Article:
The first tickets were issued Wednesday when the voter-approved ordinance took effect.  The first one went to a 28-year-old man from the northwest side of Grand Rapids, who was cited around 3 a.m. Wednesday.

The marijuana law in Grand Rapids mirrors the one in Ann Arbor.

The only difference is “selling marijuana” is not listed as a potential civil infraction in Grand Rapids as it is in Ann Arbor (organizers felt Grand Rapids voters wouldn’t be THAT lax).

John Ter Beek
Lindsey Smith / Michigan Radio

The Michigan Supreme Court says it will consider the legality of a city's zoning ordinance that prohibits the use, manufacture or cultivation of medical marijuana.

The court issued an order Wednesday agreeing to hear an appeal filed by the city of Wyoming in the Grand Rapids area. Justices want to know if the zoning ordinance is superseded by Michigan's 2008 voter-approved medical marijuana law.

Significantly, the court also plans to consider if the state law is pre-empted by a federal law that makes marijuana use illegal.

User: Brother O'Mara / flickr

Michigan Supreme Court to consider city ban on medical marijuana

The Michigan Supreme Court will consider the legality of a zoning ordinance that prohibits the use, manufacture or cultivation of medical marijuana in the city of Wyoming.

“Justices want to know if the zoning ordinance is superseded by Michigan's 2008 voter-approved medical marijuana law,” according to the Associated Press.

Right to work lawsuit allowed to move forward

“An Ingham County judge says a lawsuit seeking to repeal the state’s new right-to-work law can proceed. The suit says the Legislature violated the Open Meetings Act when it closed the Capitol as the bills were debated,” Jake Neher reports.

Lawsuit over criminal defense system proceeds

The Michigan Court of Appeals will allow a long-running lawsuit challenging the system of appointing lawyers for poor criminal defendants to continue.  

“In a 2-1 decision released Wednesday, the court says a lower judge was okay to reject the state's contention that the case shouldn't be granted class-action status. The suit says the rights of poor people have been violated because of the paltry pay for court-appointed lawyers,” the Associated Press reports.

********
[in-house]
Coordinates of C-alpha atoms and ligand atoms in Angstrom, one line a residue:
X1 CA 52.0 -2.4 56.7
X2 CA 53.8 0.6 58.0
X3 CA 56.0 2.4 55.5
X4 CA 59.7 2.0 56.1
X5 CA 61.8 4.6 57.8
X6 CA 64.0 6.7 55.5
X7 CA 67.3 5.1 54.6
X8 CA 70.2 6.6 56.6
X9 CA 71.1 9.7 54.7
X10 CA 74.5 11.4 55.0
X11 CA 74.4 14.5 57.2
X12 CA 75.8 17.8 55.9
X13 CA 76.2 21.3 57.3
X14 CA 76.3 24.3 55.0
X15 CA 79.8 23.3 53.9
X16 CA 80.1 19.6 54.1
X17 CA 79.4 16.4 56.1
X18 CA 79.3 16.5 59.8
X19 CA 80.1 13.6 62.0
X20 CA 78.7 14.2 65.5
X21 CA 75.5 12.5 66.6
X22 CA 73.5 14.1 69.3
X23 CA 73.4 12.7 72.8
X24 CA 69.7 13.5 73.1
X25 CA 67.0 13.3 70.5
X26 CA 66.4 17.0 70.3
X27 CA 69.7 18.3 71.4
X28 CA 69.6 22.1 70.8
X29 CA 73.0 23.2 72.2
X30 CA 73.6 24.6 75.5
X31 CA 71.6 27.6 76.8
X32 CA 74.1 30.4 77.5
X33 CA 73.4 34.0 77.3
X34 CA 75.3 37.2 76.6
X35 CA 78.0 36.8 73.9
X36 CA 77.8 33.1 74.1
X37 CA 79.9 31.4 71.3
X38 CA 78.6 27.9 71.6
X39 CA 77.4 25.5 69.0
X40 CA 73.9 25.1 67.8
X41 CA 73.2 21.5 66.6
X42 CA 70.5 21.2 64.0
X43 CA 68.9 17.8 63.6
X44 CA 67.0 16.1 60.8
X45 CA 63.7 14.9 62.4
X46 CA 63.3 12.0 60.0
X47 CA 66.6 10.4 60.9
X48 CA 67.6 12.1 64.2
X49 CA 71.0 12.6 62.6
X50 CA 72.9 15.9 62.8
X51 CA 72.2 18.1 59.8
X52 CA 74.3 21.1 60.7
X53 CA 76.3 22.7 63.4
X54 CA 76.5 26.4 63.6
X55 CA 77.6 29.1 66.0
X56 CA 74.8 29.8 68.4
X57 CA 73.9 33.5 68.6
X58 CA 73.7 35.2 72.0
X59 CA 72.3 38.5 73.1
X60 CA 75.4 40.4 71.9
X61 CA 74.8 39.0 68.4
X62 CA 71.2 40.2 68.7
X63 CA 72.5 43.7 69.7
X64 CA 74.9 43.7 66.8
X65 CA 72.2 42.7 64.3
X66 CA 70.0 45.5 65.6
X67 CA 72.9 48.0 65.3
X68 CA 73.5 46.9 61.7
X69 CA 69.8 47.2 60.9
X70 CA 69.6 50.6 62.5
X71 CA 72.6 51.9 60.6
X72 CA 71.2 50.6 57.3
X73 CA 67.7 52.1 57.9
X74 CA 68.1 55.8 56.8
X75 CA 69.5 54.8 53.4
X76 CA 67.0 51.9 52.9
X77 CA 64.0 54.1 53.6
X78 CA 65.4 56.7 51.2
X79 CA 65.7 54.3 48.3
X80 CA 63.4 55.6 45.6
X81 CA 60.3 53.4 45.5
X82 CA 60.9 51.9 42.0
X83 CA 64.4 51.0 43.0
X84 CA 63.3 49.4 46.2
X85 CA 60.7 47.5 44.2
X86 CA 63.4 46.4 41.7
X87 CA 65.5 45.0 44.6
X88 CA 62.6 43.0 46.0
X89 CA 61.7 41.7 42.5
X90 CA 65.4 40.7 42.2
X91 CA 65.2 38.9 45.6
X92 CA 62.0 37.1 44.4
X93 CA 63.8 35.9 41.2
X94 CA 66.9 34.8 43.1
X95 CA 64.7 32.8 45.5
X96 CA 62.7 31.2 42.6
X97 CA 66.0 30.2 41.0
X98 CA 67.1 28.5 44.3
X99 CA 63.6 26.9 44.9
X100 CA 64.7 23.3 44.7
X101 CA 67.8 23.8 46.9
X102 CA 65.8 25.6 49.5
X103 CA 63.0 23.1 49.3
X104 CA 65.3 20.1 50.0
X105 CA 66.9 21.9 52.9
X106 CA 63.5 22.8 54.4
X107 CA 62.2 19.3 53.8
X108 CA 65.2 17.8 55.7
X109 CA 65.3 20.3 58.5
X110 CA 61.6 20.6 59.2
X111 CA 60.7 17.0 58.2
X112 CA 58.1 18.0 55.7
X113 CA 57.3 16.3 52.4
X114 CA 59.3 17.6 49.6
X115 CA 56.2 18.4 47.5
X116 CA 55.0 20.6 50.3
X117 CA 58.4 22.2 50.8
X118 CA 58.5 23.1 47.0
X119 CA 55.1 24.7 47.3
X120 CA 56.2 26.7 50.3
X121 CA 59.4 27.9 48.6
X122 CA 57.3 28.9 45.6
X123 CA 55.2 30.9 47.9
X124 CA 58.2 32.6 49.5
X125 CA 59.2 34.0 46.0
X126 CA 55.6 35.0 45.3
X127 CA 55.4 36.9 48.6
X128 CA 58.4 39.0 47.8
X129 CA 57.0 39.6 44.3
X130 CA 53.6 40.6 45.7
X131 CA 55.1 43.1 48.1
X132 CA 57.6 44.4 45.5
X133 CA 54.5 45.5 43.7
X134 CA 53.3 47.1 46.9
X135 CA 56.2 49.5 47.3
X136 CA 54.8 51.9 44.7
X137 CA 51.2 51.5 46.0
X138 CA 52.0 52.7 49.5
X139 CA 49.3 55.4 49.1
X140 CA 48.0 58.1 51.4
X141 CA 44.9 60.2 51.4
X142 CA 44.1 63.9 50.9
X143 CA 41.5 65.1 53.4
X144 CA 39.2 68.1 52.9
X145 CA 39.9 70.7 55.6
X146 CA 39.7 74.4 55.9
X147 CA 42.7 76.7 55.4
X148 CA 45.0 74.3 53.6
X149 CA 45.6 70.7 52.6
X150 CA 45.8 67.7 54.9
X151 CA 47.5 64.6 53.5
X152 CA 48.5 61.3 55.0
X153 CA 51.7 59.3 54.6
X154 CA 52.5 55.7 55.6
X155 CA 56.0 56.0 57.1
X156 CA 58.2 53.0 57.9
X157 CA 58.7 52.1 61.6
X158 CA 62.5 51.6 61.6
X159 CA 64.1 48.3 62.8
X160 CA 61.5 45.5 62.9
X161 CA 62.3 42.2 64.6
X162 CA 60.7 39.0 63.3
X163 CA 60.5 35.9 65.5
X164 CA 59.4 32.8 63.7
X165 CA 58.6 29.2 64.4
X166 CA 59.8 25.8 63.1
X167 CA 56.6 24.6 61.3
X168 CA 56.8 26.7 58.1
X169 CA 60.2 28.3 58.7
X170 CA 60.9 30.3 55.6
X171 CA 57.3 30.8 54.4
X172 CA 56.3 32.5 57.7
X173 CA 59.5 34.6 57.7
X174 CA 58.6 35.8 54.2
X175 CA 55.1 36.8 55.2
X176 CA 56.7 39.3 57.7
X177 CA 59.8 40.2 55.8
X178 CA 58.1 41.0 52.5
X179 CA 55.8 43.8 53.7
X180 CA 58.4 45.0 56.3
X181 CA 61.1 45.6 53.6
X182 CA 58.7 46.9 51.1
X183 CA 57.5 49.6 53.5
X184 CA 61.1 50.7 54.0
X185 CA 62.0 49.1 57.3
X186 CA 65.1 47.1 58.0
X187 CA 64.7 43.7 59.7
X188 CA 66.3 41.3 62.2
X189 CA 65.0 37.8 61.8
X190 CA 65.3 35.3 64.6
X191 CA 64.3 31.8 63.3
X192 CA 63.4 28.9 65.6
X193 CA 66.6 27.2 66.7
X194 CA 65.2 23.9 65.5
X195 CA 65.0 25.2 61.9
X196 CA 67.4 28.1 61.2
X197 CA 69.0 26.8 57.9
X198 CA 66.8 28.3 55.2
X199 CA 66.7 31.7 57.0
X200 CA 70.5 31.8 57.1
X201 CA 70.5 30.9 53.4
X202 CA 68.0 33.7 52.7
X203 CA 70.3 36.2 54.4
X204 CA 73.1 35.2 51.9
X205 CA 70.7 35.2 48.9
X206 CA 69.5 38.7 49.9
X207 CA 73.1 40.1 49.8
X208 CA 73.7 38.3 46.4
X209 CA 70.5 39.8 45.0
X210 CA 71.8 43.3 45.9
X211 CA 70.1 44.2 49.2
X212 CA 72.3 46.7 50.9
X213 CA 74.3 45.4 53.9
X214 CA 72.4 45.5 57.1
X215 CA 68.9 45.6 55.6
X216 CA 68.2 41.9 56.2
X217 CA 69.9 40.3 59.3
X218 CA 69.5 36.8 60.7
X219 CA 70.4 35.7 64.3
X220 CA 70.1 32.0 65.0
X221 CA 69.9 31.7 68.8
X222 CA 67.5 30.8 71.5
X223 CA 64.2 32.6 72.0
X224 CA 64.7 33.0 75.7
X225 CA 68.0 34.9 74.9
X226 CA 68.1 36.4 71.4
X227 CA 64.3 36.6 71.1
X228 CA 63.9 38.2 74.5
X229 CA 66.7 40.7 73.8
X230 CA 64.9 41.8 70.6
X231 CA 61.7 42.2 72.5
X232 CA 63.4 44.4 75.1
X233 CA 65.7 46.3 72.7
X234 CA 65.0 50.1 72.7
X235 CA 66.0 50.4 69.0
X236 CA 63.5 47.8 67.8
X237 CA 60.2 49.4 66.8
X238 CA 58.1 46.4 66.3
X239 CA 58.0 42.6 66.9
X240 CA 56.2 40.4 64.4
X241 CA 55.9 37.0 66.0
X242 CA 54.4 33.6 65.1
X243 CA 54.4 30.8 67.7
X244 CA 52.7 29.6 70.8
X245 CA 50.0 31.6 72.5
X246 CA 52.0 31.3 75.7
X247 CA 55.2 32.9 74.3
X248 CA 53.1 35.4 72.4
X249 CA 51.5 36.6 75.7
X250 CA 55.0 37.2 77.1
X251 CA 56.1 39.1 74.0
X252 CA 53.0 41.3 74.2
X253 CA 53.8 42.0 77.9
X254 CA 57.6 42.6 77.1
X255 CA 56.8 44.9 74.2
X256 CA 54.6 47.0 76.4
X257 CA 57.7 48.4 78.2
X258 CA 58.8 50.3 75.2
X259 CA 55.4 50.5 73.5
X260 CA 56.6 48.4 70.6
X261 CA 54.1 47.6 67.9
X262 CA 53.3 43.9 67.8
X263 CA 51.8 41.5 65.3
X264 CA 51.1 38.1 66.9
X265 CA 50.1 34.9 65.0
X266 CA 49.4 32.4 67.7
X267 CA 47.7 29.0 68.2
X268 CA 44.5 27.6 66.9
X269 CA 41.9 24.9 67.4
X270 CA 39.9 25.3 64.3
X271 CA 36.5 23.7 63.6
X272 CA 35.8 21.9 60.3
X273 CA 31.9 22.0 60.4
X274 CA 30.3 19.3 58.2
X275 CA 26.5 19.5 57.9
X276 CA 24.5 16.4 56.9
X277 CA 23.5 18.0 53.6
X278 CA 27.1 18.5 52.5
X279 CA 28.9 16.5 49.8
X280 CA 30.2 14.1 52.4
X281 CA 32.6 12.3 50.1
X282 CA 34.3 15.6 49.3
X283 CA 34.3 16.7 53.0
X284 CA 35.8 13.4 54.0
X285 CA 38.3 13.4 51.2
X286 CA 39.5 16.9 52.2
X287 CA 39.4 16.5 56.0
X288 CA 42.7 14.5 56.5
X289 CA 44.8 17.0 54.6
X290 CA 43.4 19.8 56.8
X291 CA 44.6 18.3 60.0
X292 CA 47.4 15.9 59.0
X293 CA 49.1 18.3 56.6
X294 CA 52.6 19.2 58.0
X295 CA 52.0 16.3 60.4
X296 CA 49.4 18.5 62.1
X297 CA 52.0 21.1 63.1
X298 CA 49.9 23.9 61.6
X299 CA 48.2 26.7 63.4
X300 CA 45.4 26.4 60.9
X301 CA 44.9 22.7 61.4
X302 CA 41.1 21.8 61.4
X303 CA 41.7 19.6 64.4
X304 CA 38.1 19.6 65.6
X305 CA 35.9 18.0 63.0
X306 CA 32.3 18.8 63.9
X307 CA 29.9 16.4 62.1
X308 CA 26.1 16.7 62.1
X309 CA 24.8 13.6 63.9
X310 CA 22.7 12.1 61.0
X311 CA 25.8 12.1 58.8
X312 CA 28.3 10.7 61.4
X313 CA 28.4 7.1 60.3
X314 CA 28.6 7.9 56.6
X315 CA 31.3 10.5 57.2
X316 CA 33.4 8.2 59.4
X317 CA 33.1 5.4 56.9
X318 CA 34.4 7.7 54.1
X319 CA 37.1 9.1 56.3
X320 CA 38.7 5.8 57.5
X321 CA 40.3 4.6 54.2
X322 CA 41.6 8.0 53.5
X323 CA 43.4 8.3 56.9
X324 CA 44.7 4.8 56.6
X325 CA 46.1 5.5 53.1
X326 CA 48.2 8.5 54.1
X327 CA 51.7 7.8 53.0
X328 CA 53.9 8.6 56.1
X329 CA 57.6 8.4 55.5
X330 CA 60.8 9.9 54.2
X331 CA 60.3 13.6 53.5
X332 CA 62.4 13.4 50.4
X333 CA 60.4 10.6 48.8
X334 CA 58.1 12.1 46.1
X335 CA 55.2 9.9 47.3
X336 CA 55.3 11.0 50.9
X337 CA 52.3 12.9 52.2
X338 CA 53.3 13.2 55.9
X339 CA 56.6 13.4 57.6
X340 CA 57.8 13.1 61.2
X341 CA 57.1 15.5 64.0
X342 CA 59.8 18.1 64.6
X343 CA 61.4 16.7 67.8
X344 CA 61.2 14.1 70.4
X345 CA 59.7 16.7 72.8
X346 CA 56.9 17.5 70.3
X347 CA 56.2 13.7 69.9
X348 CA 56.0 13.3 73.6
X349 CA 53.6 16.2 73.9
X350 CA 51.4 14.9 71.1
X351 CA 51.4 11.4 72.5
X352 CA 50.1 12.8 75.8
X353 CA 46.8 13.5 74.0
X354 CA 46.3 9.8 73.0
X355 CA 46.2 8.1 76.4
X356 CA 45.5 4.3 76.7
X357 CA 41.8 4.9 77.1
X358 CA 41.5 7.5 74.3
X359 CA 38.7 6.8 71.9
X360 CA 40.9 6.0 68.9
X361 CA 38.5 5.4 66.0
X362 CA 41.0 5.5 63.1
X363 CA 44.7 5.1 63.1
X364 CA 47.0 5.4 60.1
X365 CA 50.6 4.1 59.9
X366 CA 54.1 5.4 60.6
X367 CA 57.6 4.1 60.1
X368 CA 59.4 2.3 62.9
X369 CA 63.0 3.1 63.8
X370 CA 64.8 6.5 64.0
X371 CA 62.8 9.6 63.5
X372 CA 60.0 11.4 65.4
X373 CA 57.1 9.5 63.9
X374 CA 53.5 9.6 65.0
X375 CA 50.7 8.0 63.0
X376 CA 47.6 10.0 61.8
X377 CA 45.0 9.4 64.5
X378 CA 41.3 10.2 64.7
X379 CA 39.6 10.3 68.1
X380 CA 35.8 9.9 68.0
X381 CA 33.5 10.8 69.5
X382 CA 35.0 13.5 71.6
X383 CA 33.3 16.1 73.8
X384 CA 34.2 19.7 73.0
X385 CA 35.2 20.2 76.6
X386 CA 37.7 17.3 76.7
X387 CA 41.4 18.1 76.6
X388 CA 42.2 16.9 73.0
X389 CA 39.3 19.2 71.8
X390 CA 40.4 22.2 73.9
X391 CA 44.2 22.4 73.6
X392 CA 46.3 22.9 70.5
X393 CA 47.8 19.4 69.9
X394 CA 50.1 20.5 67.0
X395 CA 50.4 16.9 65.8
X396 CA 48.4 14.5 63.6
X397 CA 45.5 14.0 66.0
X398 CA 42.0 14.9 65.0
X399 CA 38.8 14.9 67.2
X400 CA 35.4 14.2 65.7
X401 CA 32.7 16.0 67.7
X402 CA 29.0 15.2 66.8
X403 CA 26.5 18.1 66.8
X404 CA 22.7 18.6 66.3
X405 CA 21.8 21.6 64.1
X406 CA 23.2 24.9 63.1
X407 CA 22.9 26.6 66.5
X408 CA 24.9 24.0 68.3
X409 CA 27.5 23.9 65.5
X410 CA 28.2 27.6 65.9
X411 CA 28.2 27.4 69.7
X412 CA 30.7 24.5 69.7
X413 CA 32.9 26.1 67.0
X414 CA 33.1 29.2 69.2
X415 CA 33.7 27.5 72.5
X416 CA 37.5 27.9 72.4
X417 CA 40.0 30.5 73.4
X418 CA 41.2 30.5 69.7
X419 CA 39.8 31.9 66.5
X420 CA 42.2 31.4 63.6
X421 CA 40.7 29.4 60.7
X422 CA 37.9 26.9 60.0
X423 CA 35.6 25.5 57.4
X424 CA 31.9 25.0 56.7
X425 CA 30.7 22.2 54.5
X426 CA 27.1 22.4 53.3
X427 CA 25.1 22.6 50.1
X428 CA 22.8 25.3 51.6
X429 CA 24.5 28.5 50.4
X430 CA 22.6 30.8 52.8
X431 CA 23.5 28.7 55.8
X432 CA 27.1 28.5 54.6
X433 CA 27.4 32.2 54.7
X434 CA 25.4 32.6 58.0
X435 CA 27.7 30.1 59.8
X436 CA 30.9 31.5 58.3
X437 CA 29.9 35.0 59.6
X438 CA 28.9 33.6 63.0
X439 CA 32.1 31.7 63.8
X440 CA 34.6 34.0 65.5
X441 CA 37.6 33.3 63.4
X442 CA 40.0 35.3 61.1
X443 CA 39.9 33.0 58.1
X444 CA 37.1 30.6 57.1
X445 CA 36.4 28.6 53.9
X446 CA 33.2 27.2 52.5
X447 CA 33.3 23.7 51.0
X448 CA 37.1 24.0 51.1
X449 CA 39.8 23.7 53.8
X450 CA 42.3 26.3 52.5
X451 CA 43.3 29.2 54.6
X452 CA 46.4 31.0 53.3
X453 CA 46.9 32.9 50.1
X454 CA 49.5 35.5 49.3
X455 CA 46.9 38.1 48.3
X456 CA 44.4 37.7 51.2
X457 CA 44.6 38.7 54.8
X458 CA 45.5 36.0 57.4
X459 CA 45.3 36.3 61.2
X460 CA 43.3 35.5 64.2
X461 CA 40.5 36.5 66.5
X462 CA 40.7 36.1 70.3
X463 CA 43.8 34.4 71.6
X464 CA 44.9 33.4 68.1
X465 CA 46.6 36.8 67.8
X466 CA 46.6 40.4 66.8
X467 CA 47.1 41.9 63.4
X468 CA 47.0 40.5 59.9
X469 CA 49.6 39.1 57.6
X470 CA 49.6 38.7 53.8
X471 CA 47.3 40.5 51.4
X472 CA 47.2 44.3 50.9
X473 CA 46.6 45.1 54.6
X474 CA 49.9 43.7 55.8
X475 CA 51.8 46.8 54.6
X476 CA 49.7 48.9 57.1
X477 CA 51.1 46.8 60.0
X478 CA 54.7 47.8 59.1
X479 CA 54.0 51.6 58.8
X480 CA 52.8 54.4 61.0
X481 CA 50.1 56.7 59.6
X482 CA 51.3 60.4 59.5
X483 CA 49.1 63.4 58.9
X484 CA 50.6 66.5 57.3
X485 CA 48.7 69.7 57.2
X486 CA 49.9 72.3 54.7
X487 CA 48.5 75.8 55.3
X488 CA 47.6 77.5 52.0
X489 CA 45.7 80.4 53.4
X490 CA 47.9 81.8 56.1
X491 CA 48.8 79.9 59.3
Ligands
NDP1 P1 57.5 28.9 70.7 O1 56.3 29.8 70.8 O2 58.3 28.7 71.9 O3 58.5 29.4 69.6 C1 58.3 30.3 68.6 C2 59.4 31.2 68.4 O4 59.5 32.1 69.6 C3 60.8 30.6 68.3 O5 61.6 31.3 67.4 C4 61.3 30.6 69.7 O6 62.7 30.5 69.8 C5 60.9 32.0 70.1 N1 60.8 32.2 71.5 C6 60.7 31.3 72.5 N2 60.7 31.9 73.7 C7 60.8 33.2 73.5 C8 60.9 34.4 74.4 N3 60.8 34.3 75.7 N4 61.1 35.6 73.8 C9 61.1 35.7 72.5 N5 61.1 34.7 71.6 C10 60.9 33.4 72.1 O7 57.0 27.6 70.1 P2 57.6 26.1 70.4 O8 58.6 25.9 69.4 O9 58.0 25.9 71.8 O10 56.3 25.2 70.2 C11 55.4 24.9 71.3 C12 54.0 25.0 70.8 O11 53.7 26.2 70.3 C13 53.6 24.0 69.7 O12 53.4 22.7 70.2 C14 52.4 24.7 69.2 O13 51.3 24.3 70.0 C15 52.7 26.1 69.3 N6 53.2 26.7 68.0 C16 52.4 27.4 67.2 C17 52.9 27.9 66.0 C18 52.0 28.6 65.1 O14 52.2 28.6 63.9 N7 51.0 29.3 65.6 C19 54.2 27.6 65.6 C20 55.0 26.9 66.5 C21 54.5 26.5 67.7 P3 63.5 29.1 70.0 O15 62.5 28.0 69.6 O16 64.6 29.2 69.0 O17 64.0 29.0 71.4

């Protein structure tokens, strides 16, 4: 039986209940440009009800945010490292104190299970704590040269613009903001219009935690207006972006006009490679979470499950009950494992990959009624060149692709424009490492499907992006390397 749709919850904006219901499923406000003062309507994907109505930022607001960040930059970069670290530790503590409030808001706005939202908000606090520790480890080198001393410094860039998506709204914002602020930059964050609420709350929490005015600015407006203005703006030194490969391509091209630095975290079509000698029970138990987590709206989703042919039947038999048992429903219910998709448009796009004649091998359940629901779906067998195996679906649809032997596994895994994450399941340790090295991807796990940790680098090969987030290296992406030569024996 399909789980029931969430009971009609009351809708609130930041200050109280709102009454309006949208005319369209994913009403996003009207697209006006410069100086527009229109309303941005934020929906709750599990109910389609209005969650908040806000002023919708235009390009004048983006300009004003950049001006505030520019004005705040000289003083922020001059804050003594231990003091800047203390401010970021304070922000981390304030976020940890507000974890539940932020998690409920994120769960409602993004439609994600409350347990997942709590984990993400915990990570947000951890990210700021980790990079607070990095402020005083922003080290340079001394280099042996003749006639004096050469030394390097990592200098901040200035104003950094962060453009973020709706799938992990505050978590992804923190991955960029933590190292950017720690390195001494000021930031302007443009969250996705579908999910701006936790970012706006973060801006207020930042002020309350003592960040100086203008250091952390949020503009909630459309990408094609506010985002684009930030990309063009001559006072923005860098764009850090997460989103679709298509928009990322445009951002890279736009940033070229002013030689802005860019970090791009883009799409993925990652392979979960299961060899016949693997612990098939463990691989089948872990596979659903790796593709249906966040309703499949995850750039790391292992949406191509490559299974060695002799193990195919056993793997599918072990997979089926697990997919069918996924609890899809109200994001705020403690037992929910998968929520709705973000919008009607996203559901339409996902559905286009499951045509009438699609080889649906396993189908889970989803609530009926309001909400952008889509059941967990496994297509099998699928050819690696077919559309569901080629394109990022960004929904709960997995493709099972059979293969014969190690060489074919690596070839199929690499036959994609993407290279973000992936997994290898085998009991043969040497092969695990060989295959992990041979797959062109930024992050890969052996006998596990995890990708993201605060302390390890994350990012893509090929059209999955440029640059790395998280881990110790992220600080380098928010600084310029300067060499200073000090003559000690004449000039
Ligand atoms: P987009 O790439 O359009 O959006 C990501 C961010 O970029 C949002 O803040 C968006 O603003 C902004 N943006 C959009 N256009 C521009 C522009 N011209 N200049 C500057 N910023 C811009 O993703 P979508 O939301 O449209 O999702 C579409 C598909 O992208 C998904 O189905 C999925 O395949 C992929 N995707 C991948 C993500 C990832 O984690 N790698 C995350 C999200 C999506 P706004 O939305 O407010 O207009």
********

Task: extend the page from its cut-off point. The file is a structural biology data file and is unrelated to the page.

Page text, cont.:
Neeta Lind / Flickr

Two laws took effect this week in Michigan, one concerning abortion and the other concerning marijuana. The state Legislature passed the controversial bills in a frenzy of activity last December.

Let's start with the new bill concerning abortion. 

Chad Livingood is the Lansing reporter for the Detroit News and Chris Gautz is  the Capitol correspondent for Crain's Detroit Business. 

They outlined the new law for us, which regulates abortion clinics that provide surgical abortions. 

User: Brother O'Mara / flickr

Michiganders evenly divided over right-to-work law

"A Michigan State University poll finds state residents about evenly divided over whether the new right-to-work law will help or hurt the economy. 43 percent of those polled say the law will help Michigan's economy, while 41 percent say it will hurt," the Associated Press reports.

Medical marijuana law changes begin today

More changes to Michigan's medical marijuana law goes into effect today. As the Associated Press reports,

"The measures define the type of doctor-patient relationship that is needed before medical marijuana use can be certified. For example, a doctor must complete a face-to-face evaluation of the patient. . . Among the many other changes is that state-issued cards given to people who have a doctor's endorsement for medical-marijuana use will be good for two years instead of one."

University of Michigan makes Final Four

The University of Michigan will move on to the Final Four in NCAA basketball. Michigan beat the University of Florida 79-59. The U of M will play Syracuse University Saturday in the national semi-final.

Marijuana plants
A7nubis / Creative Commons

The changes affect doctors, 131,000 medical marijuana patients and 27,000 caregivers, who grow the drug for patients.

These new changes were passed during the state legislature's lame-duck session last year. A super majority in the legislature approved the changes that affect the Medical Marijuana Act voters approved in 2008.

Changes for patients

Patients will have to prove they live in Michigan. They can do that through state ID, driver’s license, or voter’s registration card. Their medical marijuana cards will be good for two years instead of one.

hiphoplaw.blogspot.com

A Michigan medical marijuana facility is partnering with a member of the Grammy-winning rap group Bone Thugs-N-Harmony to cultivate and distribute a new strain of medical marijuana.

The Flint-based medical marijuana dispensary "The Green Oasis" and Stanley "Flesh-N-Bone" Howse say their new strain, "Phifty Caliber Kush," has a noticeable floral taste and is an effective pain reliever.

The Flint Journal's Gary Ridley broke the story and has covered this unique agreement between the rapper and Flint-area dispensary over the last few days.

The Flint-area dispensary's owner, Anthony Butler, calls the new pot strain "the best of the best."

Steve Carmody/Michigan Radio

More than a hundred medical marijuana patients and their supporters turned out for a rally in Jackson today.   They’re concerned that legal wrangling is getting in the way of patient care.

A month ago, the Michigan Supreme Court ruled that medical marijuana dispensaries are illegal.